This article is the first in a short series about things that look complex, but which derive from a few simple underlying principles. Often, those principles involve strategies for reducing cognitive load. These articles are speculative, but they give some interesting new insights.
I’ll start with Inuit tactile maps, because they make the underlying point particularly clearly. I’ll then look at how they share the same deep structure as satirical caricatures, and then consider the implications for other apparently complex and sophisticated human activities that are actually based on very simple processes.
There’s a scene in the movie Byzantium where a vampire hesitates at a threshold, waiting for her intended victim to invite her inside. The setting is a run-down seaside town, out of season. It’s a scene that combines several types of unsettling strangeness, which makes it a good starting point for today’s article about strange places.
Two boundary spaces: Image credits are at the end of this article.
I recently visited my old university town after being away for more than twenty years. It was a very unsettling experience; the town I saw was very different from the one I remembered, and those differences stirred up a lot of emotional turmoil.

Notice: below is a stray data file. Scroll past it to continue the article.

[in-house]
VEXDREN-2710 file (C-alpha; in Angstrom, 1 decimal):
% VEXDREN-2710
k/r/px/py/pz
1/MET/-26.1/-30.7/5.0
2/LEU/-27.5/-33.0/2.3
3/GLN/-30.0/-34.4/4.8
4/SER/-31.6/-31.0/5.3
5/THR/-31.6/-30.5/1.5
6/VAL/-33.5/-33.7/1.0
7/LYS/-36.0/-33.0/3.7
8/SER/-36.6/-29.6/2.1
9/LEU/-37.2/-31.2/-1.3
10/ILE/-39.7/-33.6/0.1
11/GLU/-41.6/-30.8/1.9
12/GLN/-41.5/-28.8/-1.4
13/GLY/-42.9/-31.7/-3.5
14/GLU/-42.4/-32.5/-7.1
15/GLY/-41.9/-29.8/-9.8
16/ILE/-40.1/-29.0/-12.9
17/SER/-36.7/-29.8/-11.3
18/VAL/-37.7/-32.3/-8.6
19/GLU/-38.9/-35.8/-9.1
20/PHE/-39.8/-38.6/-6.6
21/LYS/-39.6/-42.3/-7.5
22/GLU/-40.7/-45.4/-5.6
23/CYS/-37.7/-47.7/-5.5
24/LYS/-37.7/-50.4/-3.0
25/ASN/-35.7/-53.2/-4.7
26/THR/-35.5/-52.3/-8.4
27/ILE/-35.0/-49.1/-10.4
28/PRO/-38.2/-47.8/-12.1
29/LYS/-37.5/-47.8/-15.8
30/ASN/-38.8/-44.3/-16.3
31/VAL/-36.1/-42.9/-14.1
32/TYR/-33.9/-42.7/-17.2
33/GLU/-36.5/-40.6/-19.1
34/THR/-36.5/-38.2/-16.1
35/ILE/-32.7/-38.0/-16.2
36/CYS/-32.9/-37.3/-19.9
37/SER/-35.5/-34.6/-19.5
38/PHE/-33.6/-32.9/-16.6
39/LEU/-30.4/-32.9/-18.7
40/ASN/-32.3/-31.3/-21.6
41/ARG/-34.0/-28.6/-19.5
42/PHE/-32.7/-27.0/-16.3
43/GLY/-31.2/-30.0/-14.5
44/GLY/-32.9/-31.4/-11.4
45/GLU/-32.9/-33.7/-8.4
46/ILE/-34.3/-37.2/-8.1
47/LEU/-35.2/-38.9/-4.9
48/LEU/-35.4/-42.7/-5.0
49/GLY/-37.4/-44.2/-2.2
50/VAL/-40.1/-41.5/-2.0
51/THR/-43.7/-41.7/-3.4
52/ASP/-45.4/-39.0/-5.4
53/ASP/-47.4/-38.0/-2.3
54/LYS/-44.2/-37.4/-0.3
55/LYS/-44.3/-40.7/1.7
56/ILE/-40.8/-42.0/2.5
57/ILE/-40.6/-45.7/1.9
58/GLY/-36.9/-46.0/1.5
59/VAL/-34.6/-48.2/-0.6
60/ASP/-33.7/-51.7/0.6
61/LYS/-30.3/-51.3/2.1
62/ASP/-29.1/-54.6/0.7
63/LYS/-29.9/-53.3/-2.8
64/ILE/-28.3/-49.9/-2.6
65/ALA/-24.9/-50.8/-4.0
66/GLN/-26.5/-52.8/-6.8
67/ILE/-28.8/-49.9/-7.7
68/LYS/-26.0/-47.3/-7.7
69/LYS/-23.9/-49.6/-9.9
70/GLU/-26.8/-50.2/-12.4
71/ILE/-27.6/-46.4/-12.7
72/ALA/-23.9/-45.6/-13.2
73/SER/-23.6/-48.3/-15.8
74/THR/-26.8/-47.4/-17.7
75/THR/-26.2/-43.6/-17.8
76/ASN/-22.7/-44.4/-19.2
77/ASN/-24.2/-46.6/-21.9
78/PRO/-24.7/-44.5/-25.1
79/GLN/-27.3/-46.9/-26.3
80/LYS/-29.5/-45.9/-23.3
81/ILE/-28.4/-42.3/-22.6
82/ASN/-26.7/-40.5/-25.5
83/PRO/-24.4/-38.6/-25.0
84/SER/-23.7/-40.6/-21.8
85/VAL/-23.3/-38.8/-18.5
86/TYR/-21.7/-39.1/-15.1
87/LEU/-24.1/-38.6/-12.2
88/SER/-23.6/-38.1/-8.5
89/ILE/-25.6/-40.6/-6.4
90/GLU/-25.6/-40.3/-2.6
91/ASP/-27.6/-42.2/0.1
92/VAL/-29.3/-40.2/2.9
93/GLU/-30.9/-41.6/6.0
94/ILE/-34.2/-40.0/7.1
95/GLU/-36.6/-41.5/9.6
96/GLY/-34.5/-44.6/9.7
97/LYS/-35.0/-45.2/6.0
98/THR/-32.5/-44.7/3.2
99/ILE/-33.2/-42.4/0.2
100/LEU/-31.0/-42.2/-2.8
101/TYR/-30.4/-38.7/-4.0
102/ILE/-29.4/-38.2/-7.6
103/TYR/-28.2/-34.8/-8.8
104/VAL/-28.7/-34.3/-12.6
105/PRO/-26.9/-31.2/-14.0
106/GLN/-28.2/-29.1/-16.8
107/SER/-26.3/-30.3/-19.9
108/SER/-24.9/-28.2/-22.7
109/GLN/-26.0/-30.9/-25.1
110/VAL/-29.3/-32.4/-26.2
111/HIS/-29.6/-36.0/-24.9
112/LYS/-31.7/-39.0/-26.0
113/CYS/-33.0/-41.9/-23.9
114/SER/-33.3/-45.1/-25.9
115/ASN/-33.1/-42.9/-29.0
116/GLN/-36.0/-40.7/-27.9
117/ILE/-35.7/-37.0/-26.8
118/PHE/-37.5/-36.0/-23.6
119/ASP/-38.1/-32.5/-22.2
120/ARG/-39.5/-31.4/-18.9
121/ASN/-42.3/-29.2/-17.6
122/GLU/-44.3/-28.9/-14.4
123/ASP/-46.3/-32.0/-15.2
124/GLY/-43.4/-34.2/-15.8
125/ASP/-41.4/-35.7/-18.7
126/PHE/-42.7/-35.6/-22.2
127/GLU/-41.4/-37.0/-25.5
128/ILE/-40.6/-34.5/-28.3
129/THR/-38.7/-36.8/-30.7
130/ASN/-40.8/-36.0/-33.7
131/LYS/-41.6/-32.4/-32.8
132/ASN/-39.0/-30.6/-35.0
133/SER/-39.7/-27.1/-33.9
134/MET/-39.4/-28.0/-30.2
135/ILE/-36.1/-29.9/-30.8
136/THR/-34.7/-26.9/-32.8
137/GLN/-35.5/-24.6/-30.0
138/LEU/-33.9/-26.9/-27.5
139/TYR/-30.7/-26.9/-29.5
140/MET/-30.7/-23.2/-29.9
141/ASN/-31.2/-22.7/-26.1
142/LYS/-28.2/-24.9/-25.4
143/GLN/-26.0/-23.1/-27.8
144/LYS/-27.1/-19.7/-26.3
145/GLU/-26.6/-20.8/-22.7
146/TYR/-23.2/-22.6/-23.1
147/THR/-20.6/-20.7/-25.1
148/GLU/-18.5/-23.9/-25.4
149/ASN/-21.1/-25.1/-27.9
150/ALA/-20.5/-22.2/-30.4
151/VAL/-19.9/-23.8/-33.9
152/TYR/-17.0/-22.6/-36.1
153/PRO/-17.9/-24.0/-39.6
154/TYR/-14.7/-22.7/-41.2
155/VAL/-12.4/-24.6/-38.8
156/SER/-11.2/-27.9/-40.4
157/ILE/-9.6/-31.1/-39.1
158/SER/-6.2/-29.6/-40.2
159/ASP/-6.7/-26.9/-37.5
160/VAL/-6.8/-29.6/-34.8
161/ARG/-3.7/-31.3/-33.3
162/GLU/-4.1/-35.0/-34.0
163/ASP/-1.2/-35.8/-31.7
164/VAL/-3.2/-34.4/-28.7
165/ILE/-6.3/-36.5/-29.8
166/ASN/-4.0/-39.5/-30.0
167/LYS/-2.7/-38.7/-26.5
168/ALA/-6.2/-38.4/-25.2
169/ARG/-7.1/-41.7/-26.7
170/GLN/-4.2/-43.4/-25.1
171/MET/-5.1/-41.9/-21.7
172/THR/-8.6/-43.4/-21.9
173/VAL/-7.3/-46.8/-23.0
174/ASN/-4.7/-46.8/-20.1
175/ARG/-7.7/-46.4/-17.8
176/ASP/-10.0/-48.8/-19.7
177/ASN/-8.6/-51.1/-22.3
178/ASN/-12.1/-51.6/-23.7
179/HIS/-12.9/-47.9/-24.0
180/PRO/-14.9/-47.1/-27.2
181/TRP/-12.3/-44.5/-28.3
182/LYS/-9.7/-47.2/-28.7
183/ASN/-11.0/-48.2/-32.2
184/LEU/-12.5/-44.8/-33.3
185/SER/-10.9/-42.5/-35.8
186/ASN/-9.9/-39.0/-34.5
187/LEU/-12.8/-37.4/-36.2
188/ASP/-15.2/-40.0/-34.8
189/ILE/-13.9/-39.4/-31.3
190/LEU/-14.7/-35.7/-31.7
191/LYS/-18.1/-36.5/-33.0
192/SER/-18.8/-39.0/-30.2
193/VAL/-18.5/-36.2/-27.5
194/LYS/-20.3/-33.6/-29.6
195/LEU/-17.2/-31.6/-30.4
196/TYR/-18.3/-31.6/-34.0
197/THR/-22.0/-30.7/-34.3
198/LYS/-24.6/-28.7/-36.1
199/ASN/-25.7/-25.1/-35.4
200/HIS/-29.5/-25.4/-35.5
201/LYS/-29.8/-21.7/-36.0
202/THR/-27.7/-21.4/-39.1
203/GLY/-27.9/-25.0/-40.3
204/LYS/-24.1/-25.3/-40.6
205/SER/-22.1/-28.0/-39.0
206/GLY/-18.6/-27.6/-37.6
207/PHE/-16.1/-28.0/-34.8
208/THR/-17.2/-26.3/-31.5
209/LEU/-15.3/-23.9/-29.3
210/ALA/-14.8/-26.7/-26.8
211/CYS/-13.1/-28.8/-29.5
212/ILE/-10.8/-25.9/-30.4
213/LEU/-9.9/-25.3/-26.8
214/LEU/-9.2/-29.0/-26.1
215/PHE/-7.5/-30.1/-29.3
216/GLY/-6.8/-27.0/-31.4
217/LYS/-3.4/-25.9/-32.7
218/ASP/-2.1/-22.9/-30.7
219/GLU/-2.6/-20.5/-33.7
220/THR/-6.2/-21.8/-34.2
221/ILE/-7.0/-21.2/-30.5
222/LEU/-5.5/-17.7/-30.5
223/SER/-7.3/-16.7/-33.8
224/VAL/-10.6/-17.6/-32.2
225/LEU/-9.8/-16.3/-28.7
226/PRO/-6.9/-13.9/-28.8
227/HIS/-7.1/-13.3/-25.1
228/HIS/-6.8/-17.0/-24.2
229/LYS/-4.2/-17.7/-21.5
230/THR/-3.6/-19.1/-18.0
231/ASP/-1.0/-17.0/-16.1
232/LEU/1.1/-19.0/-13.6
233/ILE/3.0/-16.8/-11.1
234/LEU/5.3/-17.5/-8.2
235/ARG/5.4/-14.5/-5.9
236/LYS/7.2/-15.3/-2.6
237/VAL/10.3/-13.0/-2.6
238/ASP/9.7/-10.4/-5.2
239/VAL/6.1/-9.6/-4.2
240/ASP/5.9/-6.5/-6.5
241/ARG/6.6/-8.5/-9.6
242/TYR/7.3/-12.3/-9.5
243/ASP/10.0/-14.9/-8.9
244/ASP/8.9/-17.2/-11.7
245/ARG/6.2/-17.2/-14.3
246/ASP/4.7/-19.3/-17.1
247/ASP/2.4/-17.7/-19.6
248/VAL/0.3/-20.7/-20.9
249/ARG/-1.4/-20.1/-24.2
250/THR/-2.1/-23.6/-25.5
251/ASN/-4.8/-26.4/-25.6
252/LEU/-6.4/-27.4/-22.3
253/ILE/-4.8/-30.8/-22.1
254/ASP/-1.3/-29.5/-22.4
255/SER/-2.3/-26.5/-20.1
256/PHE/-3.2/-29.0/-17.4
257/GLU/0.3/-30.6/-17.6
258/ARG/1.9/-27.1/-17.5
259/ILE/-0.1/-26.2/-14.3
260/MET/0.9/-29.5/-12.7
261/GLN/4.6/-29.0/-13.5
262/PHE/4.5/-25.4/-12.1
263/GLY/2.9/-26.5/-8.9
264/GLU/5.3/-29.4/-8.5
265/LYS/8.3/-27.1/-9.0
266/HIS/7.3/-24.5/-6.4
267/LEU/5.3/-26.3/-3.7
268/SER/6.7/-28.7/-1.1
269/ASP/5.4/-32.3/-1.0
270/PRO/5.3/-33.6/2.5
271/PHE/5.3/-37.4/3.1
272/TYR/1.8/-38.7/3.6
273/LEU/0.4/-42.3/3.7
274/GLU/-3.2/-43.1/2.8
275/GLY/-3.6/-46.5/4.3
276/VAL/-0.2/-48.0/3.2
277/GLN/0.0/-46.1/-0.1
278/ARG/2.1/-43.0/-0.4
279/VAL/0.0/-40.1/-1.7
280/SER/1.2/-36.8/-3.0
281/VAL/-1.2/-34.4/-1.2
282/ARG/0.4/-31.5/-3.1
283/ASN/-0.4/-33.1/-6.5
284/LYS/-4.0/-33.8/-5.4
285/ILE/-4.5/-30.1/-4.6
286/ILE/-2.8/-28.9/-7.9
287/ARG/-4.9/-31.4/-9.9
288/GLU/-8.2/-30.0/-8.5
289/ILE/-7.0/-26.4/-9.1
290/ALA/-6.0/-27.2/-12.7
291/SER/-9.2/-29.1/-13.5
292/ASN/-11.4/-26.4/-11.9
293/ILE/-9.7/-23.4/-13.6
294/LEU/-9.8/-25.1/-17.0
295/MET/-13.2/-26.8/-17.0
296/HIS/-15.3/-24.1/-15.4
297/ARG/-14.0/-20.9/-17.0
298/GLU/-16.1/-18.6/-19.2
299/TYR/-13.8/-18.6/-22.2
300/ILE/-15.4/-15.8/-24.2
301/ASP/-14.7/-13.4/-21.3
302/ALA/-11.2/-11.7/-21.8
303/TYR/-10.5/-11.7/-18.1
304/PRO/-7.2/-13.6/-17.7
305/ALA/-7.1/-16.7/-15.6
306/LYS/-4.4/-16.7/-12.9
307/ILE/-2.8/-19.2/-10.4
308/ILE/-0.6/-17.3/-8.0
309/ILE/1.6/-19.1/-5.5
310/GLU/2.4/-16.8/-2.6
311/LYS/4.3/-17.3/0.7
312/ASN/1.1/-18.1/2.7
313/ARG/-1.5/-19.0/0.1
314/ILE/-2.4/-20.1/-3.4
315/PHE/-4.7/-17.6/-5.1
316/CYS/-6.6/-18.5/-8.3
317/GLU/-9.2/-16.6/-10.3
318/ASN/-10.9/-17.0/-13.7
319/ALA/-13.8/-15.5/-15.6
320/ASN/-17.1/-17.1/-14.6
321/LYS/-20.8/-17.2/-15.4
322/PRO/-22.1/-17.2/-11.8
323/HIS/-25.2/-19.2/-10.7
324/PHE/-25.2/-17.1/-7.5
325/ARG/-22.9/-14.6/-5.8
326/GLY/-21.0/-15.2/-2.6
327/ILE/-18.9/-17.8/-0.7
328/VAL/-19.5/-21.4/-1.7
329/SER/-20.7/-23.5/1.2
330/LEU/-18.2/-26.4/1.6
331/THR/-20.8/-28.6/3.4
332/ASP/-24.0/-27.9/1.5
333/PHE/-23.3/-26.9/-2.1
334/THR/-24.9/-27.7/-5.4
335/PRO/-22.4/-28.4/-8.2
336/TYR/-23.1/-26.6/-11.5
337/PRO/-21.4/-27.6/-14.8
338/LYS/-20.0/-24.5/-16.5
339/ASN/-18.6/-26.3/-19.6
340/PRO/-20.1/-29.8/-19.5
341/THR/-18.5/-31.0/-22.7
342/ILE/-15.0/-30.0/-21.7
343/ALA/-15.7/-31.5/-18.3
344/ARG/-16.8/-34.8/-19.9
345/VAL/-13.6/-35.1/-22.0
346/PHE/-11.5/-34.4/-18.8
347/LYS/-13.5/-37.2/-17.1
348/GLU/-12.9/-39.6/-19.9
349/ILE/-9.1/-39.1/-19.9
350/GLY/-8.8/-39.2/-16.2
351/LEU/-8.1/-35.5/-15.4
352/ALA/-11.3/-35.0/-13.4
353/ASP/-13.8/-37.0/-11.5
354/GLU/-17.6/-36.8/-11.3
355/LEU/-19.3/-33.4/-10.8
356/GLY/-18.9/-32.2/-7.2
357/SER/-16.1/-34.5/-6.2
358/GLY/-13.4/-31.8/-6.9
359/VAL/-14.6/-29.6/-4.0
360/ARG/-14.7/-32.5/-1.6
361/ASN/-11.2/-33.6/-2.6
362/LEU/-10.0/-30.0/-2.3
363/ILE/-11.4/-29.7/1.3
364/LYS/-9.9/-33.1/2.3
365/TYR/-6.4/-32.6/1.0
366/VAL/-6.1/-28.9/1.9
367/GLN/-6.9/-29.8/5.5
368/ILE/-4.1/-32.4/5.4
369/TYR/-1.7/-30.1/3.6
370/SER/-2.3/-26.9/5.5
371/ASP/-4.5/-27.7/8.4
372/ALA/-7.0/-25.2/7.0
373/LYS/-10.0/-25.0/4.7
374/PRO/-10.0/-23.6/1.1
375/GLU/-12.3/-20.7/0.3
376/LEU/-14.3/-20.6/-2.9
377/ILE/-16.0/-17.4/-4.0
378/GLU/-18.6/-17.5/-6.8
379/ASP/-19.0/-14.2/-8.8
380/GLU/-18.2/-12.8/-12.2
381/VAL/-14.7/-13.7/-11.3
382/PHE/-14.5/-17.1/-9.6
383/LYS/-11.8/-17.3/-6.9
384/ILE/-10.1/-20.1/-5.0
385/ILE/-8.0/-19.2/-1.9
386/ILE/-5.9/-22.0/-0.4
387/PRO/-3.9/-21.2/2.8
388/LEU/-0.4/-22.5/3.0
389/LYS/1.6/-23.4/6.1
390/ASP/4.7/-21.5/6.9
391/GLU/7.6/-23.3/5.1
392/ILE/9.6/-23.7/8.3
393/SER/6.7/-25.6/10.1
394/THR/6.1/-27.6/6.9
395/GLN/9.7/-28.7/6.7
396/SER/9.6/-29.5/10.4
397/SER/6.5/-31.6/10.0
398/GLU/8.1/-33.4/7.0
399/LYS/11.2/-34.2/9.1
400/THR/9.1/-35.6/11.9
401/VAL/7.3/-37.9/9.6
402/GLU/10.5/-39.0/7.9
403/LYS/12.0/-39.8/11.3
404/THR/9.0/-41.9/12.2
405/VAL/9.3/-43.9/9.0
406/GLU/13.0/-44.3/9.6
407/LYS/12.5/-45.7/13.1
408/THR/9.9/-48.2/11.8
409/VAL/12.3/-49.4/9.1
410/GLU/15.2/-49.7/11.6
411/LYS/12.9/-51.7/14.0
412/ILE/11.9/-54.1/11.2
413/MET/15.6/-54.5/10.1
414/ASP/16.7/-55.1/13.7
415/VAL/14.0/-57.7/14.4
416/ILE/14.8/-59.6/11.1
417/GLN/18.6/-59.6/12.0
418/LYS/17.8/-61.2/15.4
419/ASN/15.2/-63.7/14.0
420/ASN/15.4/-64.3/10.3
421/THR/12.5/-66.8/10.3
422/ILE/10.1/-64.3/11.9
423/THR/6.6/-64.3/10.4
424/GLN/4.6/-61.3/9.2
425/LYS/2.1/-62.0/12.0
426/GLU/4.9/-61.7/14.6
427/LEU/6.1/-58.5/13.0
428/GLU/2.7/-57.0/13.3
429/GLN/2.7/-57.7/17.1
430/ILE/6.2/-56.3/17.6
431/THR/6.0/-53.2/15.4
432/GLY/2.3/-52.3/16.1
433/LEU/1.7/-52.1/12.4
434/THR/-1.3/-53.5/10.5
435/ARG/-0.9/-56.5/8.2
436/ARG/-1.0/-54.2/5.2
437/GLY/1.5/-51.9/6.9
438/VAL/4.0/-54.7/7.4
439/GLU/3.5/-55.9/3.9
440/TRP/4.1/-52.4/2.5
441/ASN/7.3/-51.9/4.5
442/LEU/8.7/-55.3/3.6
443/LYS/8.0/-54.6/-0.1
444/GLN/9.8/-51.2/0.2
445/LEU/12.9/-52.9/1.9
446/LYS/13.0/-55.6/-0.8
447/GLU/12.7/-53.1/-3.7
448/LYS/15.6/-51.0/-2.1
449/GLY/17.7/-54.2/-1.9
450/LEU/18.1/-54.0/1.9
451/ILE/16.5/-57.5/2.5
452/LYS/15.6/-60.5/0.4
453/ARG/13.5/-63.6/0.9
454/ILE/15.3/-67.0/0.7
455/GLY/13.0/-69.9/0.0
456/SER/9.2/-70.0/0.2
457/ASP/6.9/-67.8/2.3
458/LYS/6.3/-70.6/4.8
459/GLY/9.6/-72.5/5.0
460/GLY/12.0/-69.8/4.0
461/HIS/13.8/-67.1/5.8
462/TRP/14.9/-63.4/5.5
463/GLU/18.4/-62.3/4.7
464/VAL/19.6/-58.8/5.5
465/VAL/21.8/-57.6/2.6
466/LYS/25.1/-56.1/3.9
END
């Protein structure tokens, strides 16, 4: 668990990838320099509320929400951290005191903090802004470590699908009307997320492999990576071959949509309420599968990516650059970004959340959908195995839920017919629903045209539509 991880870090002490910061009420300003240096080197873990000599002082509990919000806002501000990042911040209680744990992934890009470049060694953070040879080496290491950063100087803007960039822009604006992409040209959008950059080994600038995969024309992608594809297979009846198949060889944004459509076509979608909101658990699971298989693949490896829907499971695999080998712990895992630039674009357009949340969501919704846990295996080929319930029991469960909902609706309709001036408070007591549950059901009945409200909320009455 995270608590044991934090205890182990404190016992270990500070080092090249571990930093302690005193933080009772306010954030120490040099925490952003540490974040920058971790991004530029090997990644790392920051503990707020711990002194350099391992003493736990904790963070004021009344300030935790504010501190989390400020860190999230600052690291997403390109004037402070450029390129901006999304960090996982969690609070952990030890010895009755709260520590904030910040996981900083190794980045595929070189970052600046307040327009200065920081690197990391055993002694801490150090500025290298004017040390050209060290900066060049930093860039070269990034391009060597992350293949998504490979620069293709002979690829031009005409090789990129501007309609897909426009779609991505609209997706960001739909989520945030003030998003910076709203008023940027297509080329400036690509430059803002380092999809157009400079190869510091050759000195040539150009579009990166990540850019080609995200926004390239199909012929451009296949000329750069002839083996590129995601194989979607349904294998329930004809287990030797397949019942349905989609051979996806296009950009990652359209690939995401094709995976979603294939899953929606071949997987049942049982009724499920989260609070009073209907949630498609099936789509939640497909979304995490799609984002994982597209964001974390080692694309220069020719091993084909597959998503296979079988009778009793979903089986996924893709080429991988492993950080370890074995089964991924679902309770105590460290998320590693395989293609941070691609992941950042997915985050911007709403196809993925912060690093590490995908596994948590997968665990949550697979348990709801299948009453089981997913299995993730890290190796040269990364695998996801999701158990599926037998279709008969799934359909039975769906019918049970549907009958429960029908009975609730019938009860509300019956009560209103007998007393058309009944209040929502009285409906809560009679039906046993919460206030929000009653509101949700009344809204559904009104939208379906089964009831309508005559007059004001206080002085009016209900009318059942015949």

I had uncomfortable visions of spending years coming to terms with those feelings, and with the deep subconscious issues that would probably be involved, about memories of my past and of days that could never be re-lived. It had all the makings of a great novel, until I mentioned it to Sue Gerrard, who said that more likely it was just a case of the uncanny valley.
So what is the uncanny valley anyway, and why does it mean that the world will have to settle for this blog article instead of a literary masterpiece? The answer takes us through a surprisingly broad range of phenomena that individually look difficult to explain, but which might be explicable together as the effects of some simple cognitive processes.
Images from Wikipedia; links are at the end of this article.
Complex things often have simple causes. Here’s a classic example. It’s a fractal.
Fractal images are so complex that there’s an entire area of mathematics specialising in them. However, the complex fractal image above comes from a single, simple equation.
Humour and sudden shocks are also complex, since they both depend on substantial knowledge about the world and about human behaviour, but, like fractals, the key to them comes from a very simple underlying mechanism. Here’s what it looks like. It’s called the Necker cube.
So what’s the Necker cube, and how is it involved with such emotive areas as humour and horror?